The benefits have been manifold – and profitable.
"These units have replaced our salesforce," reported Melo. "[This freezer] solves logistics issues; it's able to actually monitor inventory and…manage products inside the freezer. It...solved the customer facing problem [and] it captured [additional] information [for] our marketing department."
Yet New England Biolabs does not see its innovative work as complete; the company is working on new ways to further simplify the process for its customers through the Internet of Things. Technical support integration, in particular, is one thing that Melo discussed at the Summit.
"If you have a problem," offered Melo, "Why not provide that button?"
IoT and Pay-Per-Print
Panelists and presenters at the event spoke often about two distinct Internet of Things concepts: consumer IoT and industrial IoT. There is a difference, for instance, between relying on IoT to run your laundry cycles in accordance with optimizing your schedule and relying on IoT to efficiently manage your manufacturing processes.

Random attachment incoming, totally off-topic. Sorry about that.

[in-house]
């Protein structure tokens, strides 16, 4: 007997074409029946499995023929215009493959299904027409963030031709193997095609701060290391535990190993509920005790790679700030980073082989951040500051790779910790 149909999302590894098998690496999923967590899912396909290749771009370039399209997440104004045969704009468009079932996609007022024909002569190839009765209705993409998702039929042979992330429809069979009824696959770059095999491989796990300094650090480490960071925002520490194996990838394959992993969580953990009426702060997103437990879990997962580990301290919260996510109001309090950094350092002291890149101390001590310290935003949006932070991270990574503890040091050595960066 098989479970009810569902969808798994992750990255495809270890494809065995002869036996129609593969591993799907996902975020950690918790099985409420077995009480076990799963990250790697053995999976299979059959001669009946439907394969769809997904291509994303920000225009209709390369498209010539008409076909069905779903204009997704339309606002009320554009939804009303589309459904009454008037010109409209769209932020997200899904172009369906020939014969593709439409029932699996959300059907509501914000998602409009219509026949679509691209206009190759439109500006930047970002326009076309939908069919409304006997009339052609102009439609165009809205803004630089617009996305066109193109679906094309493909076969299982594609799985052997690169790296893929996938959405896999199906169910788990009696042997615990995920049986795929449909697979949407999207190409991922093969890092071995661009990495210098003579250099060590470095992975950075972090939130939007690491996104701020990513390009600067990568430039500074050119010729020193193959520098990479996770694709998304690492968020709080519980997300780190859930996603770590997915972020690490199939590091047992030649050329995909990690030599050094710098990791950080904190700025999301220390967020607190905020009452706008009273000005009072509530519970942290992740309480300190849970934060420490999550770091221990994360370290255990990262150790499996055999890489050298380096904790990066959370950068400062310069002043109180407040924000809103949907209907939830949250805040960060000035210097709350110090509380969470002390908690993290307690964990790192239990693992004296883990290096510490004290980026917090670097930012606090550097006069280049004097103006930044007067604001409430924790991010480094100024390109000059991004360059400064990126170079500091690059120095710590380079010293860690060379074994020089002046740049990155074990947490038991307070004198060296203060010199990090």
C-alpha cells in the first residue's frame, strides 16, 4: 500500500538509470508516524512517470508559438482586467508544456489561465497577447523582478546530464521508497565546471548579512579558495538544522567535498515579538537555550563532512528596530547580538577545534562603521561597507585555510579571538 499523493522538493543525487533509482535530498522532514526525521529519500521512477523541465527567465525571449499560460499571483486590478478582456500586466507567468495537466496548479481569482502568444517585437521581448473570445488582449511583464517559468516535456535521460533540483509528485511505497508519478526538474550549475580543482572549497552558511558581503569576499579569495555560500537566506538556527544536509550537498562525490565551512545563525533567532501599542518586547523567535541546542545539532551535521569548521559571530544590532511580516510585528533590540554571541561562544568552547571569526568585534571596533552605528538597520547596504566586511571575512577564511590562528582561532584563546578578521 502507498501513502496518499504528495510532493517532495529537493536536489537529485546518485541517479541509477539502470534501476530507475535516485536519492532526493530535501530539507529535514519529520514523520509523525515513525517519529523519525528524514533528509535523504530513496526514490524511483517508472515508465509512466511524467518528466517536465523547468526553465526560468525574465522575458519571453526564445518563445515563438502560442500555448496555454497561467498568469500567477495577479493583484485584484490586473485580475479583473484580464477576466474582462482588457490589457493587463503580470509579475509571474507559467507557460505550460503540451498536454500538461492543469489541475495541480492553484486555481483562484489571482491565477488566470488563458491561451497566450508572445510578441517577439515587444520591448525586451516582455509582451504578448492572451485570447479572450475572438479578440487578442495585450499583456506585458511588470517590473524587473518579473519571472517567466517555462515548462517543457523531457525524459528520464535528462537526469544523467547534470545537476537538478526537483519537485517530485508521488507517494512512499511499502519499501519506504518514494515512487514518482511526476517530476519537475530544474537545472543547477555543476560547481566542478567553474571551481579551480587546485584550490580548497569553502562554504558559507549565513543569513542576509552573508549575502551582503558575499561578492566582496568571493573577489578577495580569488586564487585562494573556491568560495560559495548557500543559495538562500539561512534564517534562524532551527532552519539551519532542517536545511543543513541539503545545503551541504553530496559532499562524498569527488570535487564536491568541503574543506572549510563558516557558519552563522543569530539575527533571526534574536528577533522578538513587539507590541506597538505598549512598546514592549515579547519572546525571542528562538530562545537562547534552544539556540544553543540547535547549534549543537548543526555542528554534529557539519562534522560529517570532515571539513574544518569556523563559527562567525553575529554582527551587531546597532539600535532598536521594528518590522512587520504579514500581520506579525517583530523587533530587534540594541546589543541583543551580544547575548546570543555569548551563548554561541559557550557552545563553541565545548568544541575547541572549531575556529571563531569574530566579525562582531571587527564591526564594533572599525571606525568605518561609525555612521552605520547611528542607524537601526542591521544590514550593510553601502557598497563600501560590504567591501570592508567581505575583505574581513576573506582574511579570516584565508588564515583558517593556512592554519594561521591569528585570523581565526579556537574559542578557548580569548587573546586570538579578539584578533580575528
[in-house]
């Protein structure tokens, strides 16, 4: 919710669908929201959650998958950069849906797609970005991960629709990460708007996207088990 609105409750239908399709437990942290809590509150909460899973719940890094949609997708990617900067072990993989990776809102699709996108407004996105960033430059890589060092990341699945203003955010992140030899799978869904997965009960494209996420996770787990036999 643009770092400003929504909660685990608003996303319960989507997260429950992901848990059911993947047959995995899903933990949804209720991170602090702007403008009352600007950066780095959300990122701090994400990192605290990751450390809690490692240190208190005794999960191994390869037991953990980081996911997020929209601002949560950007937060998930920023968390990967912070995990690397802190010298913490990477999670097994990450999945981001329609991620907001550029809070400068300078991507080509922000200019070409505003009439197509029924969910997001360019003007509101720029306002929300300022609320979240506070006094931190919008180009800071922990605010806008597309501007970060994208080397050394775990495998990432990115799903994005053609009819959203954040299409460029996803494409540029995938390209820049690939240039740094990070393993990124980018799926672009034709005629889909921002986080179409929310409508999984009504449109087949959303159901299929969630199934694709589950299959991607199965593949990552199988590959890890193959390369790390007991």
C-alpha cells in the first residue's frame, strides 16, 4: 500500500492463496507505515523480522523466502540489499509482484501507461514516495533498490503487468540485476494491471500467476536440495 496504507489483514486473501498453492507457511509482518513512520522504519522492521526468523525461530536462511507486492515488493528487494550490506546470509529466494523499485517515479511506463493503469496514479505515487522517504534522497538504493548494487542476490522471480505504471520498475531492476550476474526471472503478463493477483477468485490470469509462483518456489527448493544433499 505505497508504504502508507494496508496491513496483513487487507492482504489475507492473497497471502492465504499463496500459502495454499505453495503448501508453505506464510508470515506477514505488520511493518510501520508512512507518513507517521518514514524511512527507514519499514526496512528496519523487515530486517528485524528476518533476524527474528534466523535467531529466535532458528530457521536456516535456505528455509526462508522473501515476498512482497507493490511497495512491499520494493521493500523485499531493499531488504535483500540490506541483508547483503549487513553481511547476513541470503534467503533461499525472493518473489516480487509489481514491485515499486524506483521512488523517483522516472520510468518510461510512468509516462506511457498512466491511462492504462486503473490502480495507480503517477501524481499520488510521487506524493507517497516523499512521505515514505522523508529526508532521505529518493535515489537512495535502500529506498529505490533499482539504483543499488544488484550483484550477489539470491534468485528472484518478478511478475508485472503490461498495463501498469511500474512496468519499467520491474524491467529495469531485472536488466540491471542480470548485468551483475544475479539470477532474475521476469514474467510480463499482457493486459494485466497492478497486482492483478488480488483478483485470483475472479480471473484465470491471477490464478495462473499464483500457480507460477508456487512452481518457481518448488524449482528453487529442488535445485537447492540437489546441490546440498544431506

Yet the two concepts are closely related.
"The real transformation in business models is when you begin to connect consumer IoT and industrial IoT together," Bobby Patrick, marketing chief of HP's cloud division, told an attentive audience.
One popular way businesses are making this transformation happen is using a subscription model to bring enterprise-style supply chain management to the home and to the small business. HP is no exception.
"What's the most frustrating thing about your printers?" Patrick asked the audience. The question was rhetorical; Patrick immediately offered the answer, "running out of ink."